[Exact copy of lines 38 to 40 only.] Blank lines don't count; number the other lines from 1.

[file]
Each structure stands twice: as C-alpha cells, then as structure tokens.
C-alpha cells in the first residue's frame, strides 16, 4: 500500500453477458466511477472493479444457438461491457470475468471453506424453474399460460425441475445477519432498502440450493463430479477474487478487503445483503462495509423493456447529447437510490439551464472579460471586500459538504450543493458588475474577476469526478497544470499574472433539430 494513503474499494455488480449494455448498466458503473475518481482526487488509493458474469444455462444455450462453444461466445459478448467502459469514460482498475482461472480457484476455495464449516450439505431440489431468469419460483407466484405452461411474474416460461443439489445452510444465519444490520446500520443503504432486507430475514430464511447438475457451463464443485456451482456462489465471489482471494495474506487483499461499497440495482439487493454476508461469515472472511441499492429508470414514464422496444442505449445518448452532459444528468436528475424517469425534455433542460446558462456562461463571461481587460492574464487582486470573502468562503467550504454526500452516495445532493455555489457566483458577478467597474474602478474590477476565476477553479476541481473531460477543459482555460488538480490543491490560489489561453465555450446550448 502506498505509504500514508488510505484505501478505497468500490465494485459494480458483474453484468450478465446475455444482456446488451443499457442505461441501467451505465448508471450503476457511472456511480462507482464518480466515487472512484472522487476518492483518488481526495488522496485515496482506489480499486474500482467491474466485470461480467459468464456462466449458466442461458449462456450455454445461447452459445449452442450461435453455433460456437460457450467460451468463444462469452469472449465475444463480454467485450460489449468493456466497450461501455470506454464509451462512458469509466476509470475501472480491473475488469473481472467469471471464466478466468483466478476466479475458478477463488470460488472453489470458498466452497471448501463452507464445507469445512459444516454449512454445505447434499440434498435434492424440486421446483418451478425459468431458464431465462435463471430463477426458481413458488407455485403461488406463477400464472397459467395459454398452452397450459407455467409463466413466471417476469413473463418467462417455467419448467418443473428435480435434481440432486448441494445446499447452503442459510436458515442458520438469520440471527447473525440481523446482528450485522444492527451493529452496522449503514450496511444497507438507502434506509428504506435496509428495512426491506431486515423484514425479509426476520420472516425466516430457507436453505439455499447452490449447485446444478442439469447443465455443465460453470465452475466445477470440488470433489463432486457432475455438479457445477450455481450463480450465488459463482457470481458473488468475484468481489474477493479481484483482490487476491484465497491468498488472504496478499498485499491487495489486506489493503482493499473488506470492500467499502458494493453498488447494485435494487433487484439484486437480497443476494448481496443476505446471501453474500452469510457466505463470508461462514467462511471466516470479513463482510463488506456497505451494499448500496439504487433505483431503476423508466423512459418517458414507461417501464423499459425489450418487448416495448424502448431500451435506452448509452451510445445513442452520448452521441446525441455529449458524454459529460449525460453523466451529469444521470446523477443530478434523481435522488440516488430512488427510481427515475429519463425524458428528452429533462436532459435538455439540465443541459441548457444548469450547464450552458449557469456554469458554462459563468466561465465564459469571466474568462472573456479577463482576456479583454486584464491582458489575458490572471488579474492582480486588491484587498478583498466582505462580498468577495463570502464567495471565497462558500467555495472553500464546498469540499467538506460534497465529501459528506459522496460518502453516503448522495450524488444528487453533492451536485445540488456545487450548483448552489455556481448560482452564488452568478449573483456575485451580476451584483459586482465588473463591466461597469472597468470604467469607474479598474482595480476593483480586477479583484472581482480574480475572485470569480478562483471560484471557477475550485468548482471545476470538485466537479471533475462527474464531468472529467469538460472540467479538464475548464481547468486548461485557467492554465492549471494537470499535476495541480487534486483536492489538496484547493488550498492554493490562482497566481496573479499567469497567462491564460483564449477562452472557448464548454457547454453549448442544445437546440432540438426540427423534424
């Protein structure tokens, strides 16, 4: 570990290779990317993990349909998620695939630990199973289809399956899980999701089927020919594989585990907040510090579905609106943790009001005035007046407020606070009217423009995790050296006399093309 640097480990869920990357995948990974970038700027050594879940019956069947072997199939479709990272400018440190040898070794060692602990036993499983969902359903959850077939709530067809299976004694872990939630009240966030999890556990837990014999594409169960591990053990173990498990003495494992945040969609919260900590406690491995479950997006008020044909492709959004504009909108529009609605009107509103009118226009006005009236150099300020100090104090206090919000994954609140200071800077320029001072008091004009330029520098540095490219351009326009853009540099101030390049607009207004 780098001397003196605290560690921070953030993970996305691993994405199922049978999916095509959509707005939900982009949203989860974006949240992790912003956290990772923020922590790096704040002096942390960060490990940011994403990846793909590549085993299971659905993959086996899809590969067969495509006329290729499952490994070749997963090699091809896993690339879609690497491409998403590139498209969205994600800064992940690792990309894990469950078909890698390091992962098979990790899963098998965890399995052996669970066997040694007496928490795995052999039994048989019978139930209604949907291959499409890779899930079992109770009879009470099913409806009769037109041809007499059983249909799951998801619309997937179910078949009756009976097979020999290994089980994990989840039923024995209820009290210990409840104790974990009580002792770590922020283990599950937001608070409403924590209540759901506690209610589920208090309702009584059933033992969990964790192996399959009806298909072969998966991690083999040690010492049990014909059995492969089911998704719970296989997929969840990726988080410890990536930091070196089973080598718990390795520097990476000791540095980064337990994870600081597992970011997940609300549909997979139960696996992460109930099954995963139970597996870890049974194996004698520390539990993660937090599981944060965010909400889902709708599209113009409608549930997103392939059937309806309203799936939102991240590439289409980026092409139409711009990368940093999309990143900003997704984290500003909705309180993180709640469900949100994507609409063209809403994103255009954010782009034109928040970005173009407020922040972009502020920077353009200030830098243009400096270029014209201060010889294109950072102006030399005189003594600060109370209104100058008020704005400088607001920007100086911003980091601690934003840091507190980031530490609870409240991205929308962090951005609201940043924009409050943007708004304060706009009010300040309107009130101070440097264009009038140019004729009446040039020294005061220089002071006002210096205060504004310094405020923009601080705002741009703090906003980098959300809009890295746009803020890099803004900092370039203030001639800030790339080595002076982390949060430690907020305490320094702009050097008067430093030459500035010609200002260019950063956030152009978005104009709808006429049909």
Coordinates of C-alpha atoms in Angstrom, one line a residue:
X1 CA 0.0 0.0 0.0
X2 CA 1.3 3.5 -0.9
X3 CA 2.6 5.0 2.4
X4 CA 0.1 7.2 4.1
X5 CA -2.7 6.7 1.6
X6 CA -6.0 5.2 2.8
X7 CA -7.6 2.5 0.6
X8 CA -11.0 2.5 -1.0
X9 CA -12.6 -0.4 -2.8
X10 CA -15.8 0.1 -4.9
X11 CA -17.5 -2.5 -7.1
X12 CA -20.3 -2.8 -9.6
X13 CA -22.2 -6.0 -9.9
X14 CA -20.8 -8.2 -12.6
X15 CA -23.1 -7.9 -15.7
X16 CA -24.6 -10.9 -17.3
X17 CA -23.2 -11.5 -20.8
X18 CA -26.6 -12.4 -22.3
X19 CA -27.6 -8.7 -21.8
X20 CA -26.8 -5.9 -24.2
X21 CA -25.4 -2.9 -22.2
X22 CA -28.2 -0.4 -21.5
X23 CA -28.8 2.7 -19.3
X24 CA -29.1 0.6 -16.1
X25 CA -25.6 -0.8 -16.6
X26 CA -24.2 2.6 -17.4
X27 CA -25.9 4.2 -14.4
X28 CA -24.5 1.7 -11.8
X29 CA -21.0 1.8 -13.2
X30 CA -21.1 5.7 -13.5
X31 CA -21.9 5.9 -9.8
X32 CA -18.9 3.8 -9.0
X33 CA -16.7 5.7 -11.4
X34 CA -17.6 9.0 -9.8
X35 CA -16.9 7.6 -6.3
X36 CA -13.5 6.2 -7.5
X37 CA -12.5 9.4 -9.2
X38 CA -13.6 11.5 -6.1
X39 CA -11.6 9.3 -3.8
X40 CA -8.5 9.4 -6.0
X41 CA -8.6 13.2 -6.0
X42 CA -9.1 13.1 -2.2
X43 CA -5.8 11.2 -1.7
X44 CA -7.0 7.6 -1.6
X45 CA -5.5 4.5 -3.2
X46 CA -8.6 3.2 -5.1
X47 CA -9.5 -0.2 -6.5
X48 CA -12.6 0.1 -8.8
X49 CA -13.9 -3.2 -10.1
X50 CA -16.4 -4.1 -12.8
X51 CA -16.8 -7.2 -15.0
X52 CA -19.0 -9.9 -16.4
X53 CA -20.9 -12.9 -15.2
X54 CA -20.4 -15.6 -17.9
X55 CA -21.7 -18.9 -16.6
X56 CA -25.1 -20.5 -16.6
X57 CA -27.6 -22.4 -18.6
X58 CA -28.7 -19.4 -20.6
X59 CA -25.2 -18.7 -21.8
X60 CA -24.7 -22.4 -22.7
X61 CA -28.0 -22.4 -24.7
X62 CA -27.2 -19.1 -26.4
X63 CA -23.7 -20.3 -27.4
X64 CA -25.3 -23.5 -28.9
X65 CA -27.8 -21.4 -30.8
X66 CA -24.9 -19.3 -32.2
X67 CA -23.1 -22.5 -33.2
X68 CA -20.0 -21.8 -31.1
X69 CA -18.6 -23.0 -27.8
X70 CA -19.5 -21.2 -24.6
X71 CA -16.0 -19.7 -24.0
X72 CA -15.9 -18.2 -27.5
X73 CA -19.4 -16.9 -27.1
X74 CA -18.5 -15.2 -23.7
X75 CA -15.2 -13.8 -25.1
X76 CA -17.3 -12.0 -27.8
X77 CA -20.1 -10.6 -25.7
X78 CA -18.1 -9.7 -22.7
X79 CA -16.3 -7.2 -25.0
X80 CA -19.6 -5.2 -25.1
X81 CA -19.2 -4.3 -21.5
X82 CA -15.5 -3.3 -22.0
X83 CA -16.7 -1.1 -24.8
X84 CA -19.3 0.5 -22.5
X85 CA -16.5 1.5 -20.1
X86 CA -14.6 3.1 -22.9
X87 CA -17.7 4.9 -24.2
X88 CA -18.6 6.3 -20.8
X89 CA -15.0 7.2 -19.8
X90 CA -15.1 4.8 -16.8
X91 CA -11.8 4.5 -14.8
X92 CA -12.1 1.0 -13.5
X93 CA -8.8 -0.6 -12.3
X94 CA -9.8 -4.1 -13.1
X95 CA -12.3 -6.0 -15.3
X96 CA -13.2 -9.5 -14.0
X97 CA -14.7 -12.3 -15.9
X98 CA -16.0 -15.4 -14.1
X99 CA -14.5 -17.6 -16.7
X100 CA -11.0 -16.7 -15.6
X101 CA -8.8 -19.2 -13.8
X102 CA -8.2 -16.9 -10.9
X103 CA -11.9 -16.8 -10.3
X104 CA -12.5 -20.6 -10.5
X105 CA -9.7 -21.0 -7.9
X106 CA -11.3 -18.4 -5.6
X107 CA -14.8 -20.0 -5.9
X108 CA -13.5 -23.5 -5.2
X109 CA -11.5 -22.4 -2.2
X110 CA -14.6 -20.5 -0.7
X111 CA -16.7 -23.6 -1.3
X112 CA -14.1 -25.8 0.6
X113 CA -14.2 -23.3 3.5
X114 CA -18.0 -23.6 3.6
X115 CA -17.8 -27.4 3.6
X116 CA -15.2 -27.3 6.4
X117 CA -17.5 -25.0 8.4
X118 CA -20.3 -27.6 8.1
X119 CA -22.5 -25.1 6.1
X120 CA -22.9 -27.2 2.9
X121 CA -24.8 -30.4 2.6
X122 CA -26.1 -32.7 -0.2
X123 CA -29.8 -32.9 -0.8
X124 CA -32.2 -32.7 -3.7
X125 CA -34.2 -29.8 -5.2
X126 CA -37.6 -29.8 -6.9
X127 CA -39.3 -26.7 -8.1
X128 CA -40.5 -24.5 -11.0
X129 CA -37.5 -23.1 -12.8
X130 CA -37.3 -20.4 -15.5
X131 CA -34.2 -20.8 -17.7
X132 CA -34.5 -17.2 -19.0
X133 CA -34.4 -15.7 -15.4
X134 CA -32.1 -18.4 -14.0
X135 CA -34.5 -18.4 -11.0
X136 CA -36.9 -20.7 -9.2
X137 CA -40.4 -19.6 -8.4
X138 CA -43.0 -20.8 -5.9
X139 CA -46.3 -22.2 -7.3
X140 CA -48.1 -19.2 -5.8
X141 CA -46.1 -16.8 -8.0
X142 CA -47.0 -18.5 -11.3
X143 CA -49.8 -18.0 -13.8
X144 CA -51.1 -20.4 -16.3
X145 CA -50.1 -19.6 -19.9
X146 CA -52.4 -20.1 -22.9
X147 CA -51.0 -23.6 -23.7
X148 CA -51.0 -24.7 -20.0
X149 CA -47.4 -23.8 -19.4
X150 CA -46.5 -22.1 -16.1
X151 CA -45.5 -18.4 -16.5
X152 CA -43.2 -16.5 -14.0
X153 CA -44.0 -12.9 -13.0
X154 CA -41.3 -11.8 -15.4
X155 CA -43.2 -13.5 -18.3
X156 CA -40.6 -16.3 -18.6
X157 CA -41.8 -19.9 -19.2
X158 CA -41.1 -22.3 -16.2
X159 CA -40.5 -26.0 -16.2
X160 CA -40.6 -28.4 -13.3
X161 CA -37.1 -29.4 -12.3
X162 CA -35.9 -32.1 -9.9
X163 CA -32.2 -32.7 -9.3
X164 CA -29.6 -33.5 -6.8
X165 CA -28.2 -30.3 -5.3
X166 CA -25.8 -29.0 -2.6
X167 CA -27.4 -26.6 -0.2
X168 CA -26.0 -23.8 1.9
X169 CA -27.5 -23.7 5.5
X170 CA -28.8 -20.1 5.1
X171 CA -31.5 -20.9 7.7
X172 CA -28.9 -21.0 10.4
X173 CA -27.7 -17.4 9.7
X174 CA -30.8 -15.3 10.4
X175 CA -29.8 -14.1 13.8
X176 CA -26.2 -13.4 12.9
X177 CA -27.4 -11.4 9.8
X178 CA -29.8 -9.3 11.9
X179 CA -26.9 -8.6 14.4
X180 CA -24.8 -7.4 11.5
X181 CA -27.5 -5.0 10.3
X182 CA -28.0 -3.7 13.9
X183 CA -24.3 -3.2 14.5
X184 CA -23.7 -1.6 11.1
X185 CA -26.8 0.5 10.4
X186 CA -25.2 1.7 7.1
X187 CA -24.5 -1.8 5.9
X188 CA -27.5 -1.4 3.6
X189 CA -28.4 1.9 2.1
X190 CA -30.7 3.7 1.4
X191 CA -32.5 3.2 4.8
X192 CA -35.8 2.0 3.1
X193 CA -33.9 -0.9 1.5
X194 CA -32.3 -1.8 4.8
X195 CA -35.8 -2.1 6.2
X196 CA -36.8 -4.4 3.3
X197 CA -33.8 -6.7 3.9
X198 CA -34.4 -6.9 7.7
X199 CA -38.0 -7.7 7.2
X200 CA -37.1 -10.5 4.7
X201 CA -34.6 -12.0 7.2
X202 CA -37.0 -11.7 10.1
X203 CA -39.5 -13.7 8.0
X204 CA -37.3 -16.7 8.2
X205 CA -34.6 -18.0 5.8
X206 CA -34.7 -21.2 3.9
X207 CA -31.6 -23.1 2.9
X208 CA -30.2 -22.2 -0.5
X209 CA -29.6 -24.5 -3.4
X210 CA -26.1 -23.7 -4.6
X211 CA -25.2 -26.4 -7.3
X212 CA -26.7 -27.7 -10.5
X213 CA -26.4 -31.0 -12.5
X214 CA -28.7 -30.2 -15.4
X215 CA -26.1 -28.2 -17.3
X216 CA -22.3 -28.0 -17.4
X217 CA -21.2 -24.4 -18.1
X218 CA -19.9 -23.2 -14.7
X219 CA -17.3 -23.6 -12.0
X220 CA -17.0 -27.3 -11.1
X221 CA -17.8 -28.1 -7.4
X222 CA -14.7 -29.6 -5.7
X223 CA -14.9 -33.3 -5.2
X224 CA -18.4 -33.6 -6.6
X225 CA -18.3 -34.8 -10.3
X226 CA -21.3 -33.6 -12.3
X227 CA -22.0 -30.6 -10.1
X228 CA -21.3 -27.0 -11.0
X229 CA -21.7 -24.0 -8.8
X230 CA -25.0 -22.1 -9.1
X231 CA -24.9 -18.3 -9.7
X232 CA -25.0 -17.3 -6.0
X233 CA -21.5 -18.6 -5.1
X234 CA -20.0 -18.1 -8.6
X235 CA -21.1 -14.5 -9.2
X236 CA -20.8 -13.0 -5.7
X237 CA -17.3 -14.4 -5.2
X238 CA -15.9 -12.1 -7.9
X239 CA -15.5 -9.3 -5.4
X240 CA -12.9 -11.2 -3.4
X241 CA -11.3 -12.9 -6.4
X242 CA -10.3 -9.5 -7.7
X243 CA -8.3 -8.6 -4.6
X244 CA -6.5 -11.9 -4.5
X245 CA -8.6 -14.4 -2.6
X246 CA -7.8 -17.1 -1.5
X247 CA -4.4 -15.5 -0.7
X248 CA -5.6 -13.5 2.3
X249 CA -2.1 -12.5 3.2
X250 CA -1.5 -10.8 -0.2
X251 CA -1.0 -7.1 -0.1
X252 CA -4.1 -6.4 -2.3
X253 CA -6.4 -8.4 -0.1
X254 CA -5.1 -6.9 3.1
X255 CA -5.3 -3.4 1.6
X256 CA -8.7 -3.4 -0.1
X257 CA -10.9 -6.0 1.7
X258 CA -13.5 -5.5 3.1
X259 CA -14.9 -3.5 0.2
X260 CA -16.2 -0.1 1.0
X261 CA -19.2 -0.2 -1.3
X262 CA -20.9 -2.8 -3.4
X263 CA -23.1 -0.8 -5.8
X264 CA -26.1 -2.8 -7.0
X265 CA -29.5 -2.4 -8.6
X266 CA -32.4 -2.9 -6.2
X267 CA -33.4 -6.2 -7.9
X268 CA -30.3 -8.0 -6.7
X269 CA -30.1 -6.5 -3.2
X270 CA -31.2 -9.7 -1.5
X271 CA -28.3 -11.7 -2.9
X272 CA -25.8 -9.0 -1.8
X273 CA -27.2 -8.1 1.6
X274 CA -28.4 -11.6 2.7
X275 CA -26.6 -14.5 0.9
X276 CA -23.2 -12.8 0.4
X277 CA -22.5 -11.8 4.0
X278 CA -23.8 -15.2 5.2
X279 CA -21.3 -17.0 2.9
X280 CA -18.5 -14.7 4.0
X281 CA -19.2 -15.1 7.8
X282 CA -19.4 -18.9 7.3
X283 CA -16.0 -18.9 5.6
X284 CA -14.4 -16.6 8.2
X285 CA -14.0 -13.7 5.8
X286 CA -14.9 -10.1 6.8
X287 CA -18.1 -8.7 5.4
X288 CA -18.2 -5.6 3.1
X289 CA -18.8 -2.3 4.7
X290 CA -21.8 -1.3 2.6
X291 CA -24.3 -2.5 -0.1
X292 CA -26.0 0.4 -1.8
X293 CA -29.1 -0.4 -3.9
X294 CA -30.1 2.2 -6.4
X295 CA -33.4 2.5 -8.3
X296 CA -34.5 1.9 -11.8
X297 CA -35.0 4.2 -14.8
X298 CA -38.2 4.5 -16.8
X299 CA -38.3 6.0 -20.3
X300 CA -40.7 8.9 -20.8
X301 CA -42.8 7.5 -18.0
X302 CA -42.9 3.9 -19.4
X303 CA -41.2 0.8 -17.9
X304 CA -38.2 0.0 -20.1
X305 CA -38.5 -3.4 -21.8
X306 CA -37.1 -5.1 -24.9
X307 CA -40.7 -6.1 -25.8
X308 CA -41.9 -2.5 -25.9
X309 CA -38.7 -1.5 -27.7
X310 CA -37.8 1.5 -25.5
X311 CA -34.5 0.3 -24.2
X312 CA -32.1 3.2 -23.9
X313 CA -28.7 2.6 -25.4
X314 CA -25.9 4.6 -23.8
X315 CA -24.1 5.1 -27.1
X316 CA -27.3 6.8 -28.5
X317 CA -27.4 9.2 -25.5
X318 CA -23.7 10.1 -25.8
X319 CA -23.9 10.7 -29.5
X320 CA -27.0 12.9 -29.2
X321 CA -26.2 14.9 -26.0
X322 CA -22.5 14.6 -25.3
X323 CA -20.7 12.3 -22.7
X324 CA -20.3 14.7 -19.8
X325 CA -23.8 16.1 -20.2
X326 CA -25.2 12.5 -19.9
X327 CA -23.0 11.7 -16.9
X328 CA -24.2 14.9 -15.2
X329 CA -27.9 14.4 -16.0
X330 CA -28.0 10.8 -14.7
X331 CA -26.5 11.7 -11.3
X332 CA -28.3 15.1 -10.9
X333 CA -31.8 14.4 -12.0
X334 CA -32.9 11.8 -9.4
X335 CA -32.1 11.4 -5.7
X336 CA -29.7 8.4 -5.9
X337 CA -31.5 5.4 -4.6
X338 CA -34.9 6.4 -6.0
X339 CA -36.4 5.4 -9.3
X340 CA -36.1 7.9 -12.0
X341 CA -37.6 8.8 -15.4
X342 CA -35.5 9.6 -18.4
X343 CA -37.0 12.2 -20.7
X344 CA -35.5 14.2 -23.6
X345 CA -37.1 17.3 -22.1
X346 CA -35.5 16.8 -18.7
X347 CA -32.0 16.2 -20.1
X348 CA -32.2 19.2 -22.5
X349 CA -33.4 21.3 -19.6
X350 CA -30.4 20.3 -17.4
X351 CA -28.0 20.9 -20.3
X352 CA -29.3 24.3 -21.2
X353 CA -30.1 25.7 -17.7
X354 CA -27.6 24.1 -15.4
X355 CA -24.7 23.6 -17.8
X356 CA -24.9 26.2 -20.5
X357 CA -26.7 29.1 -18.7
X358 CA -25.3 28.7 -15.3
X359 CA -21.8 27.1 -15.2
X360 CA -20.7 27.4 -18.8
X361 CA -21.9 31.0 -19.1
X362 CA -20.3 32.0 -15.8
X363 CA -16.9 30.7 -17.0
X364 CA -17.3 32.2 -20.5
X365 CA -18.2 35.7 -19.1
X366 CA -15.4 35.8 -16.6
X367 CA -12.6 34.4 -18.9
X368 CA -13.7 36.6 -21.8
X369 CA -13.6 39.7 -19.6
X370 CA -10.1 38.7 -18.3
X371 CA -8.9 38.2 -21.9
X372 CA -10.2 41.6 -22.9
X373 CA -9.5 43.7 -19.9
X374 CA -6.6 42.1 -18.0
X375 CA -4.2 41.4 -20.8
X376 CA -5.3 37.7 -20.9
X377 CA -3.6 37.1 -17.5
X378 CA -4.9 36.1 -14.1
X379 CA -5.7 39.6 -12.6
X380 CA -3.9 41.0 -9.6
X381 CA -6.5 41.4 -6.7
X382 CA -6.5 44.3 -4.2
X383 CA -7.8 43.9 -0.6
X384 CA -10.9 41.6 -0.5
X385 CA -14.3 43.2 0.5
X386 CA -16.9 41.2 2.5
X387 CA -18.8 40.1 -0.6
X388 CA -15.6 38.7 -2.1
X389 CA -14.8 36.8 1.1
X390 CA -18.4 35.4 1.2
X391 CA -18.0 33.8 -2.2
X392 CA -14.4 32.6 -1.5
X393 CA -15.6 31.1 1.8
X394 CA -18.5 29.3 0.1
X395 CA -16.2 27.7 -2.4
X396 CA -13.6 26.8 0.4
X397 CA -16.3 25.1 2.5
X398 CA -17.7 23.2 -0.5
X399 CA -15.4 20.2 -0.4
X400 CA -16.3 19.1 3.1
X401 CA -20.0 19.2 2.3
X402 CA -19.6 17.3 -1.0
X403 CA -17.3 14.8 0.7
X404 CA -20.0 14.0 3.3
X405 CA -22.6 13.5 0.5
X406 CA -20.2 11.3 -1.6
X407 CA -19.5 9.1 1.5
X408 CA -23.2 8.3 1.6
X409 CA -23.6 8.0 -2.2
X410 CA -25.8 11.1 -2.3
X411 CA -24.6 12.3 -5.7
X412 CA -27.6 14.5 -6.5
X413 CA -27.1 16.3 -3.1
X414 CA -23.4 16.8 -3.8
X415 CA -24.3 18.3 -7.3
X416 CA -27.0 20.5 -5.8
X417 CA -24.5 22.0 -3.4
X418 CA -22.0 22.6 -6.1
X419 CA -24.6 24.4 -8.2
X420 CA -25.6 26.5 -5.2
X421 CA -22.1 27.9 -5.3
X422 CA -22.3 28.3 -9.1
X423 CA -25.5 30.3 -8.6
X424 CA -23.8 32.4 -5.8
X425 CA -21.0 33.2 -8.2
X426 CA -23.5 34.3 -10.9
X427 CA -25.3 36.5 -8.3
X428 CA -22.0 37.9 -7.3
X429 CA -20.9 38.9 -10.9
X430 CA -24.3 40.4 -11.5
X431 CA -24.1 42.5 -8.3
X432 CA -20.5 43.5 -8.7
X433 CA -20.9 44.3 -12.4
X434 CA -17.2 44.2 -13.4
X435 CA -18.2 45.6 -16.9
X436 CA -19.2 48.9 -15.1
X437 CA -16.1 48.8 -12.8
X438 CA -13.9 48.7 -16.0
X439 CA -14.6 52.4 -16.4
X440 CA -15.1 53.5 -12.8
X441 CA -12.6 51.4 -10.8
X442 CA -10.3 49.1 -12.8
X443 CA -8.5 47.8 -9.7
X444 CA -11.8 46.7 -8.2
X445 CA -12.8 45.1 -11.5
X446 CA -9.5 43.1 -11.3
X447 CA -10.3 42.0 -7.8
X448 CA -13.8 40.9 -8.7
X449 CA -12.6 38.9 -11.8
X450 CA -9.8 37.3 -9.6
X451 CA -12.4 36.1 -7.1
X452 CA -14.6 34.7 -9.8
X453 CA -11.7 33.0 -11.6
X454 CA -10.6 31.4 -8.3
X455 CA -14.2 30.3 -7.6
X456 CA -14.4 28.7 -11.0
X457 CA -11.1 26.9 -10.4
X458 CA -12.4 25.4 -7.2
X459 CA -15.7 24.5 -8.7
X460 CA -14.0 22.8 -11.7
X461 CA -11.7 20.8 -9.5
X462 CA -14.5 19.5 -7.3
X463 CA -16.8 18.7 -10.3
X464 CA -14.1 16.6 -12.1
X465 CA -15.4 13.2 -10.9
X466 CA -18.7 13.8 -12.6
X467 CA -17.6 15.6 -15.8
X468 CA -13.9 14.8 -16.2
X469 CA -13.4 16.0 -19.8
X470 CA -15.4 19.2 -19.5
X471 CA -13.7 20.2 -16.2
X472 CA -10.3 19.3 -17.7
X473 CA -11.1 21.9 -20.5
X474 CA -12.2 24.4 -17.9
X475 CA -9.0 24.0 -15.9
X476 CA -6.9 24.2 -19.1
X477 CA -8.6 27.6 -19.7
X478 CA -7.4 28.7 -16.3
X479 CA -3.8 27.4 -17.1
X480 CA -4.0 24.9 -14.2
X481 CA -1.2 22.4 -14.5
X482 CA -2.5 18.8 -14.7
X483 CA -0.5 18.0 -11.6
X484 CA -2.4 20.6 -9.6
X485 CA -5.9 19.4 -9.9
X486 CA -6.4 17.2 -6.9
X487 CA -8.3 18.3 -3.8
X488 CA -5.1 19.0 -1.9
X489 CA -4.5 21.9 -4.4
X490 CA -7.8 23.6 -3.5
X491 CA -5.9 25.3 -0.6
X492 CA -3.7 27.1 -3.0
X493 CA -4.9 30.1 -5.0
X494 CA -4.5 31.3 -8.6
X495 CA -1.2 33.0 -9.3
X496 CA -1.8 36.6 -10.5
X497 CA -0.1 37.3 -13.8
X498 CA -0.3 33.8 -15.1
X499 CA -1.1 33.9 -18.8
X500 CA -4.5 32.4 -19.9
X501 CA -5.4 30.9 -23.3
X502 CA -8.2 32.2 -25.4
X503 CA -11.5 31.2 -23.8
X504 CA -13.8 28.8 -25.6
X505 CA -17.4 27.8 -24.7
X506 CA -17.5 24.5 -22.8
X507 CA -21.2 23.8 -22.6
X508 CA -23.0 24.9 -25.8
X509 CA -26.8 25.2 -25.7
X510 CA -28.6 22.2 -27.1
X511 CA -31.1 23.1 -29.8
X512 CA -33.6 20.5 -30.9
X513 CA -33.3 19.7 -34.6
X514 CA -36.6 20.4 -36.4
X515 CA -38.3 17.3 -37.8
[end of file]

X34 CA -17.6 9.0 -9.8
X35 CA -16.9 7.6 -6.3
X36 CA -13.5 6.2 -7.5